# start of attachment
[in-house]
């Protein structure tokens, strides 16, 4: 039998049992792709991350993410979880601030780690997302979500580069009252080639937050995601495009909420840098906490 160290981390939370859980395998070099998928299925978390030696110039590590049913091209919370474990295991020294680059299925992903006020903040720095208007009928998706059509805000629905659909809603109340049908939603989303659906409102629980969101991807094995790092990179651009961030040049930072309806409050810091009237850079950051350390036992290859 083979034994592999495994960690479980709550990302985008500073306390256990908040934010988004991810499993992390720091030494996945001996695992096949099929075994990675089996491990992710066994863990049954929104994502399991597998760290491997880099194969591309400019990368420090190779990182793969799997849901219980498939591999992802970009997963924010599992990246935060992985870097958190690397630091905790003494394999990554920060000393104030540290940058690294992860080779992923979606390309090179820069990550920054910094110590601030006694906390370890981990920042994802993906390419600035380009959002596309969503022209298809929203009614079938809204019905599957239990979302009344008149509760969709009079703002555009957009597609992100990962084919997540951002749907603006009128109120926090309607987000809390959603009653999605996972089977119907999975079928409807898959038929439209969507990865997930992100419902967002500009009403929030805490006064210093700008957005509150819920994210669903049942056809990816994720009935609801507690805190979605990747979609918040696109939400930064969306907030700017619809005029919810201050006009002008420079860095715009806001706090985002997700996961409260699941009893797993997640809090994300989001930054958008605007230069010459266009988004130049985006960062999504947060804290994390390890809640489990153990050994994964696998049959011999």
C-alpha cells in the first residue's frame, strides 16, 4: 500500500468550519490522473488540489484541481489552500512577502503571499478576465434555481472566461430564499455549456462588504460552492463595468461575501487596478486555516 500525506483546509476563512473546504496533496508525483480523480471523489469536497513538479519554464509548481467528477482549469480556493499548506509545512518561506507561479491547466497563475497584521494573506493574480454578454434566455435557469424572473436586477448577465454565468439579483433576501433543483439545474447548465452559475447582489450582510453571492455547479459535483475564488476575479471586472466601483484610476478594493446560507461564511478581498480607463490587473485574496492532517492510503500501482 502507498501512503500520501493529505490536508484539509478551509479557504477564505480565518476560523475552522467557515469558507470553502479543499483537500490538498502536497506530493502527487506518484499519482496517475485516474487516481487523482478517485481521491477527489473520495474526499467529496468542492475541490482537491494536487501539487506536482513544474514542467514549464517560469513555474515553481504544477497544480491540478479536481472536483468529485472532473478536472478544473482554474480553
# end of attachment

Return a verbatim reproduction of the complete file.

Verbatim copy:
[in-house]
């Protein structure tokens, strides 16, 4: 039998049992792709991350993410979880601030780690997302979500580069009252080639937050995601495009909420840098906490 160290981390939370859980395998070099998928299925978390030696110039590590049913091209919370474990295991020294680059299925992903006020903040720095208007009928998706059509805000629905659909809603109340049908939603989303659906409102629980969101991807094995790092990179651009961030040049930072309806409050810091009237850079950051350390036992290859 083979034994592999495994960690479980709550990302985008500073306390256990908040934010988004991810499993992390720091030494996945001996695992096949099929075994990675089996491990992710066994863990049954929104994502399991597998760290491997880099194969591309400019990368420090190779990182793969799997849901219980498939591999992802970009997963924010599992990246935060992985870097958190690397630091905790003494394999990554920060000393104030540290940058690294992860080779992923979606390309090179820069990550920054910094110590601030006694906390370890981990920042994802993906390419600035380009959002596309969503022209298809929203009614079938809204019905599957239990979302009344008149509760969709009079703002555009957009597609992100990962084919997540951002749907603006009128109120926090309607987000809390959603009653999605996972089977119907999975079928409807898959038929439209969507990865997930992100419902967002500009009403929030805490006064210093700008957005509150819920994210669903049942056809990816994720009935609801507690805190979605990747979609918040696109939400930064969306907030700017619809005029919810201050006009002008420079860095715009806001706090985002997700996961409260699941009893797993997640809090994300989001930054958008605007230069010459266009988004130049985006960062999504947060804290994390390890809640489990153990050994994964696998049959011999």
C-alpha cells in the first residue's frame, strides 16, 4: 500500500468550519490522473488540489484541481489552500512577502503571499478576465434555481472566461430564499455549456462588504460552492463595468461575501487596478486555516 500525506483546509476563512473546504496533496508525483480523480471523489469536497513538479519554464509548481467528477482549469480556493499548506509545512518561506507561479491547466497563475497584521494573506493574480454578454434566455435557469424572473436586477448577465454565468439579483433576501433543483439545474447548465452559475447582489450582510453571492455547479459535483475564488476575479471586472466601483484610476478594493446560507461564511478581498480607463490587473485574496492532517492510503500501482 502507498501512503500520501493529505490536508484539509478551509479557504477564505480565518476560523475552522467557515469558507470553502479543499483537500490538498502536497506530493502527487506518484499519482496517475485516474487516481487523482478517485481521491477527489473520495474526499467529496468542492475541490482537491494536487501539487506536482513544474514542467514549464517560469513555474515553481504544477497544480491540478479536481472536483468529485472532473478536472478544473482554474480553